IV iron infusion

This page is for medical practices with staff trained in IV iron administration.

Red flags

Anaphylactoid reactions – ensure there are trained staff and resuscitation facilities available.



  1. Investigate and treat the cause of iron deficiency according to the iron deficiency anaemia in adults pathway. Treatment with IV iron infusion does not replace the need to investigate and manage the underlying cause.
  2. Check CBC and ferritin. A ferritin < 20 micrograms/L is diagnostic of iron deficiency. If ferritin > 20 micrograms/L, IV iron is funded only after specialist recommendation.
  3. Review clinical criteria for IV iron infusion.
  4. Consider the following special situations:
    • Pregnancy – seek obstetric advice for pregnant women who are iron-deficient before performing IV iron infusion.
    • End-stage renal failure – specific protocols are used for iron deficiency in patients with end-stage renal failure. Seek nephrology advice.
    • Children – this pathway applies to adults. For advice about management of iron deficiency in children, seek paediatric medical advice.
  5. Check phosphate level if any of these indications are present. If phosphate is reduced, defer iron infusion until it has been corrected. Consider seeking endocrinology advice.
  6. Ensure no contraindications to IV iron are present.
  7. Advise your patient that adverse effects of IV iron are common, and include immediate and delayed reactions. Advise the patient to pause oral iron for one week after IV iron infusion. This is because absorption of oral iron is impaired immediately following IV iron.

Perform procedure

Iron infusions to otherwise healthy patients can be administered in primary care.

  1. Ensure resuscitation facilities are available as IV iron carries a small risk of anaphylactoid reactions.
  2. Administer ferric carboxymaltose (Ferinject) intravenously according to patient's weight. Ferric carboxymaltose (Ferinject) can be prescribed by general practitioners, and is fully subsidised under Special Authority.
  3. Refer to One Point Lesson for information on performing Ferinject infusion.
  4. For patients enrolled in Hutt Valley practices, claim for funding for the procedure via POAC. Check funding eligibility criteria.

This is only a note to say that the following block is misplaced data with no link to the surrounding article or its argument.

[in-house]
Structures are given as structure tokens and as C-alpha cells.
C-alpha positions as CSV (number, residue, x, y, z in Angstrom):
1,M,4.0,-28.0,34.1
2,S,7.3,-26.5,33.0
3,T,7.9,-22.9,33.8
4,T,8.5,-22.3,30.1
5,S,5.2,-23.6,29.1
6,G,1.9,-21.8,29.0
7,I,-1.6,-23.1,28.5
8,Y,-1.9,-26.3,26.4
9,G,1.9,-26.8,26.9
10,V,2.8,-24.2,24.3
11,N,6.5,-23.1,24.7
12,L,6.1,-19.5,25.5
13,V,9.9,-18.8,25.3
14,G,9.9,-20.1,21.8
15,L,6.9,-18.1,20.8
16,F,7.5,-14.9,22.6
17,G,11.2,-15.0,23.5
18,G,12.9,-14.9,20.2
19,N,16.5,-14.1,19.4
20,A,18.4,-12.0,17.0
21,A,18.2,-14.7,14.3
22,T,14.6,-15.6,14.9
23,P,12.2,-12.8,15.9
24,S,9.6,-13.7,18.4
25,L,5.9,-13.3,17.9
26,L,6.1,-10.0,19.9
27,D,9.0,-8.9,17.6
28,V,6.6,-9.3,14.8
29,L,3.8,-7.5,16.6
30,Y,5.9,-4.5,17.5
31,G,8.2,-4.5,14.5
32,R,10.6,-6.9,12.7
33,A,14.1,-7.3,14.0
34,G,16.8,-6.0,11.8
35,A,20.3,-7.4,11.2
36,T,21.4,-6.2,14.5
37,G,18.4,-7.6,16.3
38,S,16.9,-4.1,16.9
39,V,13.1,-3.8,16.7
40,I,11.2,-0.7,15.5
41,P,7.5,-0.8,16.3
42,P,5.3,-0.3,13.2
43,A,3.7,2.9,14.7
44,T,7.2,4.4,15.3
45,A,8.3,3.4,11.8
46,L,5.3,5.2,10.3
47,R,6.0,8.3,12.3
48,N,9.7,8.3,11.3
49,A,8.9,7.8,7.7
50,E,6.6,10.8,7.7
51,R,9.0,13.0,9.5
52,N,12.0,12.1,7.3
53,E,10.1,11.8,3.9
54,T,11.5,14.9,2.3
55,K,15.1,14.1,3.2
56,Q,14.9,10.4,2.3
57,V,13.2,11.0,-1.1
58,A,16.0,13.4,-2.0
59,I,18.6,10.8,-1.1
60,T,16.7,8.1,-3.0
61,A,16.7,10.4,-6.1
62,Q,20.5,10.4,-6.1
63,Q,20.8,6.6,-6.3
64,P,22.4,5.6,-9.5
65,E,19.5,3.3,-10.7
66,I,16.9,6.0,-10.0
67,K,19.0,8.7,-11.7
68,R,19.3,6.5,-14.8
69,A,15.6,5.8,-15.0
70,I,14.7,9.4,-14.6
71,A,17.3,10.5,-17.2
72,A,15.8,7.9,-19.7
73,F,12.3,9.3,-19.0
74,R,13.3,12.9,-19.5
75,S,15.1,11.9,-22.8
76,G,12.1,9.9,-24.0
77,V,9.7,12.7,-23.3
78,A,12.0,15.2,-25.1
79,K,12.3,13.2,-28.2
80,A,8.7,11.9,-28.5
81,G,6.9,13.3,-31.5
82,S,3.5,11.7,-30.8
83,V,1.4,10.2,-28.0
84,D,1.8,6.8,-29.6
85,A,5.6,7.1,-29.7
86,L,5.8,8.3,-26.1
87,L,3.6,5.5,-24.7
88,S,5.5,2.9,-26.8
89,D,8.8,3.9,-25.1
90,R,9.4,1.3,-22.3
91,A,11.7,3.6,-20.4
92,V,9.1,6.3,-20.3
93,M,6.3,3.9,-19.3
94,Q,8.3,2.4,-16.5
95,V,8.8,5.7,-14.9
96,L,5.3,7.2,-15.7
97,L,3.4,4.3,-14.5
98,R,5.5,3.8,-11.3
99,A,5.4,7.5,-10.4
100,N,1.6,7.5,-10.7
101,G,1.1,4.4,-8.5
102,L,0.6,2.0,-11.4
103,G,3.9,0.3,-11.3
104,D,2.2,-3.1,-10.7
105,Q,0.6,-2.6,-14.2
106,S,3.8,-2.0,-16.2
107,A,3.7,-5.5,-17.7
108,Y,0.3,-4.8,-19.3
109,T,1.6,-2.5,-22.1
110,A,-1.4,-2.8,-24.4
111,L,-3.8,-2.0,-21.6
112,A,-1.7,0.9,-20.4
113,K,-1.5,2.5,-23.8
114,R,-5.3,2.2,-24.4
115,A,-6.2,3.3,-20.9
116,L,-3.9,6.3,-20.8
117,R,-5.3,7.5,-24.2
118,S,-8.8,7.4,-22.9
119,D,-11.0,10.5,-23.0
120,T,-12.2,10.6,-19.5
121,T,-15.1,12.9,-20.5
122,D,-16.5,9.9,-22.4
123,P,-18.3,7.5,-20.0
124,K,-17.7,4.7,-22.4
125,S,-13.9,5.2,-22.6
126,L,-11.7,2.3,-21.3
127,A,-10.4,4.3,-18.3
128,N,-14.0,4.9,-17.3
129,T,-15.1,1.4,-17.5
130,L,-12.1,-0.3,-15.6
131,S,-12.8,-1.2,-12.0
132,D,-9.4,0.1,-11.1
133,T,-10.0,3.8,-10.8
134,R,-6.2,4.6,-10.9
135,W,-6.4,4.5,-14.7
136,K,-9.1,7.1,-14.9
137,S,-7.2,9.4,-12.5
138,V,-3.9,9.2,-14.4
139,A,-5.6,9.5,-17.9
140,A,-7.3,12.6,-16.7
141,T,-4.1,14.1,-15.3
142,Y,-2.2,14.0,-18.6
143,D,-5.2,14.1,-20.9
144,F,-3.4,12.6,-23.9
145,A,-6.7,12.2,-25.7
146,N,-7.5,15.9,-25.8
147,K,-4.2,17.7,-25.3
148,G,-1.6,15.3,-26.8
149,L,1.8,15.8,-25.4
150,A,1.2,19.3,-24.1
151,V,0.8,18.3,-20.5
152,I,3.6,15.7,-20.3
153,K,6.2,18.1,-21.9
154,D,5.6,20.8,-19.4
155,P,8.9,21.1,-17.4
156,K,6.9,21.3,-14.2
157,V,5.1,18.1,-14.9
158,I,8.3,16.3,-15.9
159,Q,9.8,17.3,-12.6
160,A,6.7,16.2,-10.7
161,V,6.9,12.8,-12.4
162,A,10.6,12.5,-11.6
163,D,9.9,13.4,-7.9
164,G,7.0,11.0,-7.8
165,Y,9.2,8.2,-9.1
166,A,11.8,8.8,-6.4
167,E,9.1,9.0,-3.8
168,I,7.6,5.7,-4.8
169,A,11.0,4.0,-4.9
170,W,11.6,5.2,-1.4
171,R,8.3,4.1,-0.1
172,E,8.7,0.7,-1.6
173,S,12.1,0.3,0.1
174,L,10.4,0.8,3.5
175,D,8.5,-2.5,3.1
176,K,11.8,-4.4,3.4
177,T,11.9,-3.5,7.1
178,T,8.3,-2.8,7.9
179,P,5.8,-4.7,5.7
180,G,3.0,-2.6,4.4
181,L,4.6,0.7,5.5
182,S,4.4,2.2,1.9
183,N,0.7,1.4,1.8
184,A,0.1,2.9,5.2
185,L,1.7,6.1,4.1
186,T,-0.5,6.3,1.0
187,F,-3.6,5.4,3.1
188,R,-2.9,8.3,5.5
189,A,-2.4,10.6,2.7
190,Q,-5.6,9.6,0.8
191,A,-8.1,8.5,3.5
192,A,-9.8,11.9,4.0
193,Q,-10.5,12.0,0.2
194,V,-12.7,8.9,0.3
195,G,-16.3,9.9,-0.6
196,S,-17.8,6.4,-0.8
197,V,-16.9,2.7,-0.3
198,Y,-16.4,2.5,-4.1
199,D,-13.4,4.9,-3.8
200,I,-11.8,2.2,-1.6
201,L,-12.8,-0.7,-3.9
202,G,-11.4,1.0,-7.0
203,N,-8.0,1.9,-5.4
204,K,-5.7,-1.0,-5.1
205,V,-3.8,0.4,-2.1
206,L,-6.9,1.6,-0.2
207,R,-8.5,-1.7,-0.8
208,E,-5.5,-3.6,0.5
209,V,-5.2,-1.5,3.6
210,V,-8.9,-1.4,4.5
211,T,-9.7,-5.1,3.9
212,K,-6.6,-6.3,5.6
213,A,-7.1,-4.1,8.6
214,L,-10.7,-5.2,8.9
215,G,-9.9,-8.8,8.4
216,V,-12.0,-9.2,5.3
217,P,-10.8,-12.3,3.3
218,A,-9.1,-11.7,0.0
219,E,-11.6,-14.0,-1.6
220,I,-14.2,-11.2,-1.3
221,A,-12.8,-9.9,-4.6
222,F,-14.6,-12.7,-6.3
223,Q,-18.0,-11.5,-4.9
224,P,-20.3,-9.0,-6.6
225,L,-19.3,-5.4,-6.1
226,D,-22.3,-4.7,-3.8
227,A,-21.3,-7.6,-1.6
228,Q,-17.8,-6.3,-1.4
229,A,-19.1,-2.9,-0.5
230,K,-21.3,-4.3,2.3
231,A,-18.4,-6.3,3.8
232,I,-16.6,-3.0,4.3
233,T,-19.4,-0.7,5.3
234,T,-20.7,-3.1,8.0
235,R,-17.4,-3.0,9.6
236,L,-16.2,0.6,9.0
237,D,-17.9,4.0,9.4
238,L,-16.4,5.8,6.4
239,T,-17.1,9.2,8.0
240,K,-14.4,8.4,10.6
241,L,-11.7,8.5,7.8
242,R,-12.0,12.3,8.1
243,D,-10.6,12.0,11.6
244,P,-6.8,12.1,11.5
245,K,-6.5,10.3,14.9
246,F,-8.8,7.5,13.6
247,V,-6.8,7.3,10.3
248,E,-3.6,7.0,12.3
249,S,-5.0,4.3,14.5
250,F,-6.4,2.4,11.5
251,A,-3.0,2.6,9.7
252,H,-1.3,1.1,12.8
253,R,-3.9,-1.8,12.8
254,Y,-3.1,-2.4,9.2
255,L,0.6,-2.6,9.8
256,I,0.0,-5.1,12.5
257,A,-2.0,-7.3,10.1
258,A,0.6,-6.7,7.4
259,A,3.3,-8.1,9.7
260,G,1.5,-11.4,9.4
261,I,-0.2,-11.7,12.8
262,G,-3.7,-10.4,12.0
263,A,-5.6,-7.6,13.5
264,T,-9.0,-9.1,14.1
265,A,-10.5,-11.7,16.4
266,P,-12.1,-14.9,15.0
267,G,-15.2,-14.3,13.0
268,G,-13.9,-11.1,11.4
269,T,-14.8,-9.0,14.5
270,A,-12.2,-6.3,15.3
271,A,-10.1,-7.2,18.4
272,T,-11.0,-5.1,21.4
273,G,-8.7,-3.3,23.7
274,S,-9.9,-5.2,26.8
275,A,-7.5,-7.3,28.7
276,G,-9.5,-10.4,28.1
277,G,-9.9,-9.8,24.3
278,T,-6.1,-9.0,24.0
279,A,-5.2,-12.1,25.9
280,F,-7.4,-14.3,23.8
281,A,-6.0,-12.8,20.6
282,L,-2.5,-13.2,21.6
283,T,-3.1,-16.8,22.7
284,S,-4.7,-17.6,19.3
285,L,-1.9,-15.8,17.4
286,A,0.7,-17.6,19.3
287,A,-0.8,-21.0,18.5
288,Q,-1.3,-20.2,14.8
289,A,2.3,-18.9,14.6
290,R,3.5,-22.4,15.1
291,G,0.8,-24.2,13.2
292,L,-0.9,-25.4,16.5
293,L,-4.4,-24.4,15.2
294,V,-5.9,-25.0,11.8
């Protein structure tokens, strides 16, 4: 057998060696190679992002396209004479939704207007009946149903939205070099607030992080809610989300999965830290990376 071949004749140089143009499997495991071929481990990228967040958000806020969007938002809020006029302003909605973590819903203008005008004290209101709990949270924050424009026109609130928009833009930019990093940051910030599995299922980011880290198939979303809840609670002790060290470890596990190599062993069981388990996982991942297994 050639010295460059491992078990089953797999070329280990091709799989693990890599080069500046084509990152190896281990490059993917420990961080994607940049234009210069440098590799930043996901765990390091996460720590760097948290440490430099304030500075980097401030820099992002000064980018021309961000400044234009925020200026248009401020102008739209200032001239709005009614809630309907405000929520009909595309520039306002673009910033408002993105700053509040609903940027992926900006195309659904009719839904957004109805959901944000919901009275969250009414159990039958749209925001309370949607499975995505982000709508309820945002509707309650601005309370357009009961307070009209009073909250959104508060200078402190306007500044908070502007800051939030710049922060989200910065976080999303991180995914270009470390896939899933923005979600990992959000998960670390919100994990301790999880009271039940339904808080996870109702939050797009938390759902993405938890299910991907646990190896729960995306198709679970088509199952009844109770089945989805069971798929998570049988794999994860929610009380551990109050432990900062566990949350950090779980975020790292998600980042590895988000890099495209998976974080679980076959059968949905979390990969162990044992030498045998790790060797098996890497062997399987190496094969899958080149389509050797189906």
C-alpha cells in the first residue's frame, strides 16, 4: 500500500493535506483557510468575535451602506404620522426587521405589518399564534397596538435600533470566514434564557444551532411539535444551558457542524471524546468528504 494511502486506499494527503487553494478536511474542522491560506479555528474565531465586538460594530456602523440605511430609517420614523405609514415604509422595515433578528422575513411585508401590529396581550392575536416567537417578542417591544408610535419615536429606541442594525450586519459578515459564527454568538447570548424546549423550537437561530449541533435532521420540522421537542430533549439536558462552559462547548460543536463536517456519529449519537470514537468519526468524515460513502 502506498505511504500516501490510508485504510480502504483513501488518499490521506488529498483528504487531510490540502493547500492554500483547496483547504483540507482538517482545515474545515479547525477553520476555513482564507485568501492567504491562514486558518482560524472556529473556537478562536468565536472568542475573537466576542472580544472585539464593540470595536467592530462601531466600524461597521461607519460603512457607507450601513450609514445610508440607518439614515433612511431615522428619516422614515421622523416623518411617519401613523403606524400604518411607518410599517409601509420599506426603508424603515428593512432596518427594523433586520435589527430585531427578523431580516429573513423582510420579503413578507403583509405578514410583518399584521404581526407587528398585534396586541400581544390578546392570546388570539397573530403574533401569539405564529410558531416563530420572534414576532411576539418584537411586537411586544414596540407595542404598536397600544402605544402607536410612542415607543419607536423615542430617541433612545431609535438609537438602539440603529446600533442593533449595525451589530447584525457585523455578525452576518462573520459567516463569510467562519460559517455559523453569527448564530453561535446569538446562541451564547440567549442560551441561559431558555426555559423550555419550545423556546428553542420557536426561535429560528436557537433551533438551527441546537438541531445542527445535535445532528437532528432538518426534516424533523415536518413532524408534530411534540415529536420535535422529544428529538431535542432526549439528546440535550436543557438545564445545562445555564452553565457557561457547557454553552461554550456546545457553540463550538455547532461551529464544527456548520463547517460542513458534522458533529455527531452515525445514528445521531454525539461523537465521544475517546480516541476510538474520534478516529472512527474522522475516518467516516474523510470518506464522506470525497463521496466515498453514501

• Consider restarting oral iron one week following IV iron infusion to delay recurrence of iron deficiency.
  • Repeat blood count 6 weeks following IV iron, or in 2 to 4 weeks if actively bleeding, to ensure anaemia is responding.
  • Repeat ferritin in 6 weeks. Do not recheck ferritin until at least 4 weeks have elapsed.
  • Monitor blood count and ferritin every 3 to 6 months, as iron deficiency anaemia may recur if the underlying cause has not been treated.
  • Review gastrointestinal symptoms and consider further investigations in patients with persistent unexplained iron deficiency anaemia.
  • Treatment with IV iron infusion does not replace the need to investigate and manage the underlying cause of iron deficiency.


  • If IV iron infusion is unable to be arranged in primary care, or if it is unsuitable for patient to have this given in primary care, request IV iron infusion at local hospital day unit.
  • If patient is pregnant, seek obstetric advice for before performing IV iron infusion.
  • If patient with end-stage renal failure, seek nephrology advice.
  • If phosphate level is reduced, consider seeking endocrinology advice.

Learn more

Intravenous ferric carboxymaltose – now available for the treatment of iron deficiency BPAC, NZ, 2017
Ferinject data sheet Medsafe, NZ 
POAC one point lesson: Ferinject – ferric carboxymaltose Compass Health, NZ, 2018


  1. IV iron infusion procedure 3D HealthPathways, NZ, 2020
Credits: Health Navigator Editorial Team.